THE TERM "INTELECTUAL HISTORY" had undergone an expansion in meaning over the years, no longer defined simply as a chronology of ideas, it connotes also the enactment of ideas in history - the portrayal of the social and historical forces that have shaped the categories of our thinking. Allan Janik and Stephen Toulmin's Wittgenstein's Vienna, Catherine Albanese's Corresponding Motion, any of Michel Foucault's accouns of the development of modern institutions: What all these works try to do is show their subjects in situ, without removing them from the culture and society which are their hosts. For these authors, ideas are not self-contained entities, sufficient unto themselves; they are embedded in tradition.

So much by way of introducing the subject of this work - what author I. F. Clarke calls "the idea of the future." Clarke means by this phrase society's collective vision of its own, secularized future, not the future imagined by and individual for himself or the future implicit in notions of life after death. Put in this way, it is an idea which has played an important role in society mostly since the late 18th century, when the swell of scientific and technological innovation began to mount its rising tide. It is not an idea, however, which can be reduced simply to what we now call, often derisively, "the belief in progress." Rather, as Clarke makes clear, ou attitudes toward the future have been bound up with virtually every facet of social life over the past 200 years, from the technological to the artistic, and consequently have assumed enormously varied and complex forms. Clarke's attempt to survey these forms is impressive, sustained by both imagination an scholarship. In common with the authors cited above, he makes of intellectual history less a dry recital of ideas than a flowing pageant of the figures and forces in which ideas are embodied.

Clarke, who is a professor at the University of Strathclyde, Glasgow, approaches his subject by way of an analysis of futuristic literature, including the works of Jules Verne, H. G. Wells, George Orwell, and Aldous Huxley (to name some of the best-known figures). As the reader quickly learns, however, futuristic literature for Clarke is but the handle of a lever which hoists far greater weights, including an almost frighteningly large number of intellectual figures over the last 100 years - scientists, philosophers, sociologists, political theorists, novelists, and poets. Among the social perspectives and moods which Clarke raises to our view are the optimish of H. T. Buckle ("man has really succeeded in taming the energies of nature...compelling them to minister to his happiness"), the intense self-awareness of W. H. Auden ("The situation of our time, Surrounds us like a baffling crime"), and the bleak integrity of Simone Weil ("The future is empty...our imagination...does not surpass us by a single hair's breadth").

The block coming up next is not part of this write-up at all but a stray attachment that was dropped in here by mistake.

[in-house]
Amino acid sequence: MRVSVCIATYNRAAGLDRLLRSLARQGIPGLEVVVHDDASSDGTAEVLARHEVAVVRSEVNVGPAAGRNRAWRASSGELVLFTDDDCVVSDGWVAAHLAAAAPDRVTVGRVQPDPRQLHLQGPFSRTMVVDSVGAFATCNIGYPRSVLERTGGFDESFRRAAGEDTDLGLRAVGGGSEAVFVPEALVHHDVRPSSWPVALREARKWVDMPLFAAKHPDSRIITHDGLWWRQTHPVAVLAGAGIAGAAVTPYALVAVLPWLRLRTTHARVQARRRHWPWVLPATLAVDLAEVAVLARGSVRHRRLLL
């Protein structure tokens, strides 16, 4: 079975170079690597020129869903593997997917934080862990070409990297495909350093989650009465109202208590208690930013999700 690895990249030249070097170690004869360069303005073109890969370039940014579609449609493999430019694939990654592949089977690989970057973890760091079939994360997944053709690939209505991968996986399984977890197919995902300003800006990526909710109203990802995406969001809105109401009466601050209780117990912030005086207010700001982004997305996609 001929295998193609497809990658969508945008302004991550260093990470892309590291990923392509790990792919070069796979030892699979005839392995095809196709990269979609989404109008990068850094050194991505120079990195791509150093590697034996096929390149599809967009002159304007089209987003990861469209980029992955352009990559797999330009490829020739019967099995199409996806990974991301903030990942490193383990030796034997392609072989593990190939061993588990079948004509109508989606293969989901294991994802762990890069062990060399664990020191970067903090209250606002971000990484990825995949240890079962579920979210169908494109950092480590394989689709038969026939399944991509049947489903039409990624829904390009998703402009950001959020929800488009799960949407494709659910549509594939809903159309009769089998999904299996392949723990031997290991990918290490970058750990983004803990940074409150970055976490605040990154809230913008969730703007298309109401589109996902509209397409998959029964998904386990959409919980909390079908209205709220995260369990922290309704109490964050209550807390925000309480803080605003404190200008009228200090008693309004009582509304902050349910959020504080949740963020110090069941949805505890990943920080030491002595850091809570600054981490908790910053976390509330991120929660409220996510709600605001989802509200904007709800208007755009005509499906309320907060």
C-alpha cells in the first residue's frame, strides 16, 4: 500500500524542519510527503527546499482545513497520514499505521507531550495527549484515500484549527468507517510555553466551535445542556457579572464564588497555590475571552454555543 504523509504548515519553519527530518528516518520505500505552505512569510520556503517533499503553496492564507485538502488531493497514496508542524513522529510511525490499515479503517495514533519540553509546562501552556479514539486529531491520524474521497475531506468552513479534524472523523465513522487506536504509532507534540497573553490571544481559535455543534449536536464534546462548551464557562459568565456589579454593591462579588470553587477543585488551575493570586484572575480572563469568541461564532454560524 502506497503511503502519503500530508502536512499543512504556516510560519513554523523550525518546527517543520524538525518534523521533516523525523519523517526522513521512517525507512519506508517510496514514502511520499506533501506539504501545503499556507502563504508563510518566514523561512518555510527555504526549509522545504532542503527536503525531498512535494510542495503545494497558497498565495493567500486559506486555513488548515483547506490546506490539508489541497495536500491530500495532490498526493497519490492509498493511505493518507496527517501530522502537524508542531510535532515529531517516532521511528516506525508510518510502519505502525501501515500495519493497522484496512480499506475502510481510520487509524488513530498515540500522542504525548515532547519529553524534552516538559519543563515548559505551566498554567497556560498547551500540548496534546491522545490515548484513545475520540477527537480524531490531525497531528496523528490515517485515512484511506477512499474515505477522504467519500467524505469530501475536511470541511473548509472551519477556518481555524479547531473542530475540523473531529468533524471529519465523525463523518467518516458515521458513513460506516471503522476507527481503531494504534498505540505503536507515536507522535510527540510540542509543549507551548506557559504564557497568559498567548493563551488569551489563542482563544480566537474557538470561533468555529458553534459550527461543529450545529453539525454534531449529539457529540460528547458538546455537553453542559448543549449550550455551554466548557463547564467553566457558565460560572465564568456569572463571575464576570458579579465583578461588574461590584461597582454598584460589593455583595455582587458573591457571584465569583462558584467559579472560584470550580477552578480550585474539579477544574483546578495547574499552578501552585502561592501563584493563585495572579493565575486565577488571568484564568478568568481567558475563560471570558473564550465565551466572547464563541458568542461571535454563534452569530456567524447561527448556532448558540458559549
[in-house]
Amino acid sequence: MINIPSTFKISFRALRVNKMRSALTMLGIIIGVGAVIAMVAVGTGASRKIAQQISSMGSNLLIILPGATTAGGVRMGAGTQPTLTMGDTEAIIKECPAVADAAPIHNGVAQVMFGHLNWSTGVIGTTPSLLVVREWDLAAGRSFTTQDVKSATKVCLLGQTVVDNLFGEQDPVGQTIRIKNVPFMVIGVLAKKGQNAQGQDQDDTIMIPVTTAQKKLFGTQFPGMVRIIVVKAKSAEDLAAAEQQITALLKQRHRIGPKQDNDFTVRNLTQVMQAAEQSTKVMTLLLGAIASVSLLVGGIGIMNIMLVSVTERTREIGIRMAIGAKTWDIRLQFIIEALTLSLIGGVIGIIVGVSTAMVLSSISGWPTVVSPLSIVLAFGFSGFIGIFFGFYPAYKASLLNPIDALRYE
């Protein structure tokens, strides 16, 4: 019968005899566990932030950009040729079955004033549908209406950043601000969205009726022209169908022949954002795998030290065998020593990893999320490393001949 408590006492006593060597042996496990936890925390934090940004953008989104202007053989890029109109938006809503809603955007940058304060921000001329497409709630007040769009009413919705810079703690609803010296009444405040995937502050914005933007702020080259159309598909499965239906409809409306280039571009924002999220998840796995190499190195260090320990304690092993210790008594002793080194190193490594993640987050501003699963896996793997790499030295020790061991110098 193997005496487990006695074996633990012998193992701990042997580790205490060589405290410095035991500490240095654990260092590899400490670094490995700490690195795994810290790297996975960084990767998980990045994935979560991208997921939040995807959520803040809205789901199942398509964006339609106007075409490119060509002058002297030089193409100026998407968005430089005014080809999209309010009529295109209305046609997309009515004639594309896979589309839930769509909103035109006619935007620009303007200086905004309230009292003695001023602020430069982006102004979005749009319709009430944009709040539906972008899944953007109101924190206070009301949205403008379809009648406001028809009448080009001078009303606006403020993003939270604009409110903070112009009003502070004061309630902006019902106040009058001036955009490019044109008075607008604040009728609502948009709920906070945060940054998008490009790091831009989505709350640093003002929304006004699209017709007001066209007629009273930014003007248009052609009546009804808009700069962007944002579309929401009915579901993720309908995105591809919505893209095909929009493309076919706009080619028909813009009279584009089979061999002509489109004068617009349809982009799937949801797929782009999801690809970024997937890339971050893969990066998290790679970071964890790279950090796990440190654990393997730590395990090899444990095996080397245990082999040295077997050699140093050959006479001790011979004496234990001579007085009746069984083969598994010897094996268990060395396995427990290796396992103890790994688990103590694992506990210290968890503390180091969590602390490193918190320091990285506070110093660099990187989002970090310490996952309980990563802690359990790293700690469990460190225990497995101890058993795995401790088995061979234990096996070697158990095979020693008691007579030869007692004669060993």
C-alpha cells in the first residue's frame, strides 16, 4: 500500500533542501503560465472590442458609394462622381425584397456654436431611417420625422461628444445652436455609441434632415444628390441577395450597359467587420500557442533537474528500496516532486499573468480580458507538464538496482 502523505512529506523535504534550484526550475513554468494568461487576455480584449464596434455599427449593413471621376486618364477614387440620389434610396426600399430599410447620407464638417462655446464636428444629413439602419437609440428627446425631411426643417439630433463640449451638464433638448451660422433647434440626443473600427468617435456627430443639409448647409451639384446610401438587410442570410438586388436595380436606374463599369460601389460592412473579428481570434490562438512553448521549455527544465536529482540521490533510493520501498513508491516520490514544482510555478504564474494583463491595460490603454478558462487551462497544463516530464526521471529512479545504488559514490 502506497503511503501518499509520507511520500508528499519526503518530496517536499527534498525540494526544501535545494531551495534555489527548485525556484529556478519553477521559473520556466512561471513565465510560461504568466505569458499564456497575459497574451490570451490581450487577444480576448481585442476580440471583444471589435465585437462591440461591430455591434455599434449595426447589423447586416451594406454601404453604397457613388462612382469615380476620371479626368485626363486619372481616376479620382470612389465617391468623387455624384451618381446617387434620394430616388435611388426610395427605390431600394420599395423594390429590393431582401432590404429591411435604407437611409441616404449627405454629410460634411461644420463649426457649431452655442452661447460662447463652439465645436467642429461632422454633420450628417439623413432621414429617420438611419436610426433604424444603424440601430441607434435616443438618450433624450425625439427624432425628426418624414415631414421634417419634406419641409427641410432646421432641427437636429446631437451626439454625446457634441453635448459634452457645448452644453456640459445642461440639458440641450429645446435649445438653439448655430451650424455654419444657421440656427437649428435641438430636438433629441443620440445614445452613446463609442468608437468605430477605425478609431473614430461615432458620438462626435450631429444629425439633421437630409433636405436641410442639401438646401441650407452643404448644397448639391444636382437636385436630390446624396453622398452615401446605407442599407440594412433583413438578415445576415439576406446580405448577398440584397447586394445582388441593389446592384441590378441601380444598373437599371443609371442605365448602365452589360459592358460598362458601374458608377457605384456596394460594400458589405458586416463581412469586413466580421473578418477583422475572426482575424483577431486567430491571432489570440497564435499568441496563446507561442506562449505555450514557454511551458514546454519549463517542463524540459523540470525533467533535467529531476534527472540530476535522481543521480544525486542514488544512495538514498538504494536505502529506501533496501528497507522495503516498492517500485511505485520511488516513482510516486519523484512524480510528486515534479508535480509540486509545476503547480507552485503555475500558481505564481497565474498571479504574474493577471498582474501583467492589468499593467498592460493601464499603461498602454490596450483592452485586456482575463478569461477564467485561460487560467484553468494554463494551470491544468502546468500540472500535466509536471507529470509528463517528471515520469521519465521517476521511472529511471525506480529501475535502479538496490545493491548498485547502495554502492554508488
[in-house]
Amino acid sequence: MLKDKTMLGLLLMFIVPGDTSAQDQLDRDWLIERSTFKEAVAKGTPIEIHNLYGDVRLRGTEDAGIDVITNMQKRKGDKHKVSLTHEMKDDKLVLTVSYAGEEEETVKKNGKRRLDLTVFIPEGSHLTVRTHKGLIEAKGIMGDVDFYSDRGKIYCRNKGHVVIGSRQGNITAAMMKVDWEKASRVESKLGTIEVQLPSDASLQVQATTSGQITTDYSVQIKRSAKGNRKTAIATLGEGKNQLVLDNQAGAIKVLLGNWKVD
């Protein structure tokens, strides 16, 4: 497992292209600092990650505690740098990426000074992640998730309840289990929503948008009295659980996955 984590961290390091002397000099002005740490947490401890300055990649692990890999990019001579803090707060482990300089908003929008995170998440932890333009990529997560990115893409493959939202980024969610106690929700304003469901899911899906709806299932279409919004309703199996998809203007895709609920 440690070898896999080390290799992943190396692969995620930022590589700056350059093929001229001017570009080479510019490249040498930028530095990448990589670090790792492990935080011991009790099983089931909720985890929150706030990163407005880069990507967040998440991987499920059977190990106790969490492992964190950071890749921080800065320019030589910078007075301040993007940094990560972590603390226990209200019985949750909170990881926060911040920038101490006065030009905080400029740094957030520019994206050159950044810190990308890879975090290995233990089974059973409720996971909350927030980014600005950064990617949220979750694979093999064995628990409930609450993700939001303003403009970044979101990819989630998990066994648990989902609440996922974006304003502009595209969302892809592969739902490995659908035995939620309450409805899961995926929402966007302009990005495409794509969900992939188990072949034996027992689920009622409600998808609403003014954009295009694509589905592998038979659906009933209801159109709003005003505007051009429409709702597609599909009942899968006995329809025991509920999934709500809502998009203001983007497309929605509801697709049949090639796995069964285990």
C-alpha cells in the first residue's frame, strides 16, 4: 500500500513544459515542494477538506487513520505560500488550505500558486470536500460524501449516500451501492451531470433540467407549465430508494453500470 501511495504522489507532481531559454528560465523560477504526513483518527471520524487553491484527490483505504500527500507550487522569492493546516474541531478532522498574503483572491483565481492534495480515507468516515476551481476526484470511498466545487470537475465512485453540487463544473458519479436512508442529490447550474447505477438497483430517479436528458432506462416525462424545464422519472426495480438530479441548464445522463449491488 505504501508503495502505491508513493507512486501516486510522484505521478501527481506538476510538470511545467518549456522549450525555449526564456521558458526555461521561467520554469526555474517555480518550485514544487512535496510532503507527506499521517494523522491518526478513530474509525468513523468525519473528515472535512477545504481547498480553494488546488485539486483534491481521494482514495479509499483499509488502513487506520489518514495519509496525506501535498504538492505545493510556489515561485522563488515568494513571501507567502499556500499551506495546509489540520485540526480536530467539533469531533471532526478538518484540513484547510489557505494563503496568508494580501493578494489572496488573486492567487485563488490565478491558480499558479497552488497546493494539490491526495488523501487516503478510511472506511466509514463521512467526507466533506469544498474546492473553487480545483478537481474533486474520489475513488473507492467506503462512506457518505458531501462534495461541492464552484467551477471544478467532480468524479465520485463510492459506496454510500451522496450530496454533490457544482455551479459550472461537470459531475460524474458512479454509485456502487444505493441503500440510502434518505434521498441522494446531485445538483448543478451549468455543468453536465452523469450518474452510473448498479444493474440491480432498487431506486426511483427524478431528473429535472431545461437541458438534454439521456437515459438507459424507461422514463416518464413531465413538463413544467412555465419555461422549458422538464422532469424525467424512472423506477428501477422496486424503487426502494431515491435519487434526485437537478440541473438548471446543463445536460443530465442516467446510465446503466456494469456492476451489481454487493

The many insights which Clarke provides by way ofsuch figures and perspectives are impossible to summarize briefly, but the general impression which he leaves us with is of the pervasive power our conceptions of the futures have had in shaping our lives. As Clarke says, "the tale of the future is the dreamtime of industrial society. It reaches down to the mythic roots withing human experience to find sources of supreme power, means of transcending all limitations, opportunities for achieving absolute perfection. Like the alphabet, the tale of the future is a necessary social invention."

But what about the future of the future? Notwithstanding the widespread pessimism which has enveloped western culture since World Wars I and II, Clarke believes, or at least hopes, that "the idea of the future" will continue to play an important role in shaping human society. Though Clarke speaks of the urge to foresee the future as "a primal curse of human existence," he also calls this urge "the condition of safe passage through the turbulent constraints of a technological epoch." Clarke's sympathies are clearly with the urge, not against it. If there could be any doubt about this fact in the reader's mind, created by earlier parts of The Pattern of Expectation, Clarke dispels it with the book's closing words, a quote from Danton during the French Revolution, Paris, 1792: De l'audace, et encore de l'audace, et toujours de l'audace! CAPTION: Illustration, JACKET ILLUSTRATION OF "THE PATTERN OF EXPECTATION: 1644-2001"